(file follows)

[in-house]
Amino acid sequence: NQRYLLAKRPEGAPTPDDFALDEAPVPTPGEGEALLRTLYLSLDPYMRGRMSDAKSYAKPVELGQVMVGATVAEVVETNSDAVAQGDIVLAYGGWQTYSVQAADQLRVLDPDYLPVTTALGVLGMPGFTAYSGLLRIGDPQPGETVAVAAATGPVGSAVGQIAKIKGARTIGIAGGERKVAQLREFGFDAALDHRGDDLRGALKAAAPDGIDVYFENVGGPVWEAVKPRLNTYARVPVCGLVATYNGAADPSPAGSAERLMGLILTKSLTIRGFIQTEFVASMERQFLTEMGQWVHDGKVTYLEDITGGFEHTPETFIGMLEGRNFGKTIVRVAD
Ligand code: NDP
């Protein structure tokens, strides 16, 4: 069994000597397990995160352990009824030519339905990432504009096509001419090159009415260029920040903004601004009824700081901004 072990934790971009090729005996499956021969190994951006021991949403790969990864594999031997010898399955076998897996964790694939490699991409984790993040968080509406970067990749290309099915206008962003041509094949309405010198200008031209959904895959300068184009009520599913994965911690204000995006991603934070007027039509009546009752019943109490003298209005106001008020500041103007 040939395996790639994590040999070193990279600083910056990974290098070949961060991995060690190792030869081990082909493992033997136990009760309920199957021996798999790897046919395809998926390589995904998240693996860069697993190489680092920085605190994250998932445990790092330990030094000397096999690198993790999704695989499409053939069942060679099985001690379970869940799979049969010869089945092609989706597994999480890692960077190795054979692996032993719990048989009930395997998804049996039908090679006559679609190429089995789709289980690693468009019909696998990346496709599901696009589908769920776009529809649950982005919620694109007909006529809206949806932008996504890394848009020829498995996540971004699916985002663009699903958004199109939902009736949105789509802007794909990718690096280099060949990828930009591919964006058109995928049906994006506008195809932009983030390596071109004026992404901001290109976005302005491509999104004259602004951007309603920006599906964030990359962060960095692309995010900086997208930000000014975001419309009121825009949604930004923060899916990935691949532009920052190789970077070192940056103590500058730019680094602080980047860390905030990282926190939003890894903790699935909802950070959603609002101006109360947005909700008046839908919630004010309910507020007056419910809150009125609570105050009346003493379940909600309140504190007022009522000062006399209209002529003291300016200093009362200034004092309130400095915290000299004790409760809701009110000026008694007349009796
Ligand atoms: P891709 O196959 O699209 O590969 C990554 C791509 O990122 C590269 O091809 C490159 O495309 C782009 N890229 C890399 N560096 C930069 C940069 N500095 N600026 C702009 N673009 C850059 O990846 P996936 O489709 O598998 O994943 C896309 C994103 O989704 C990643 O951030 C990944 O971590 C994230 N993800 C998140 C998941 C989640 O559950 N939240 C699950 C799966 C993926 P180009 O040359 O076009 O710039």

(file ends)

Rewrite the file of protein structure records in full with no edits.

[in-house]
Amino acid sequence: NQRYLLAKRPEGAPTPDDFALDEAPVPTPGEGEALLRTLYLSLDPYMRGRMSDAKSYAKPVELGQVMVGATVAEVVETNSDAVAQGDIVLAYGGWQTYSVQAADQLRVLDPDYLPVTTALGVLGMPGFTAYSGLLRIGDPQPGETVAVAAATGPVGSAVGQIAKIKGARTIGIAGGERKVAQLREFGFDAALDHRGDDLRGALKAAAPDGIDVYFENVGGPVWEAVKPRLNTYARVPVCGLVATYNGAADPSPAGSAERLMGLILTKSLTIRGFIQTEFVASMERQFLTEMGQWVHDGKVTYLEDITGGFEHTPETFIGMLEGRNFGKTIVRVAD
Ligand code: NDP
């Protein structure tokens, strides 16, 4: 069994000597397990995160352990009824030519339905990432504009096509001419090159009415260029920040903004601004009824700081901004 072990934790971009090729005996499956021969190994951006021991949403790969990864594999031997010898399955076998897996964790694939490699991409984790993040968080509406970067990749290309099915206008962003041509094949309405010198200008031209959904895959300068184009009520599913994965911690204000995006991603934070007027039509009546009752019943109490003298209005106001008020500041103007 040939395996790639994590040999070193990279600083910056990974290098070949961060991995060690190792030869081990082909493992033997136990009760309920199957021996798999790897046919395809998926390589995904998240693996860069697993190489680092920085605190994250998932445990790092330990030094000397096999690198993790999704695989499409053939069942060679099985001690379970869940799979049969010869089945092609989706597994999480890692960077190795054979692996032993719990048989009930395997998804049996039908090679006559679609190429089995789709289980690693468009019909696998990346496709599901696009589908769920776009529809649950982005919620694109007909006529809206949806932008996504890394848009020829498995996540971004699916985002663009699903958004199109939902009736949105789509802007794909990718690096280099060949990828930009591919964006058109995928049906994006506008195809932009983030390596071109004026992404901001290109976005302005491509999104004259602004951007309603920006599906964030990359962060960095692309995010900086997208930000000014975001419309009121825009949604930004923060899916990935691949532009920052190789970077070192940056103590500058730019680094602080980047860390905030990282926190939003890894903790699935909802950070959603609002101006109360947005909700008046839908919630004010309910507020007056419910809150009125609570105050009346003493379940909600309140504190007022009522000062006399209209002529003291300016200093009362200034004092309130400095915290000299004790409760809701009110000026008694007349009796
Ligand atoms: P891709 O196959 O699209 O590969 C990554 C791509 O990122 C590269 O091809 C490159 O495309 C782009 N890229 C890399 N560096 C930069 C940069 N500095 N600026 C702009 N673009 C850059 O990846 P996936 O489709 O598998 O994943 C896309 C994103 O989704 C990643 O951030 C990944 O971590 C994230 N993800 C998140 C998941 C989640 O559950 N939240 C699950 C799966 C993926 P180009 O040359 O076009 O710039």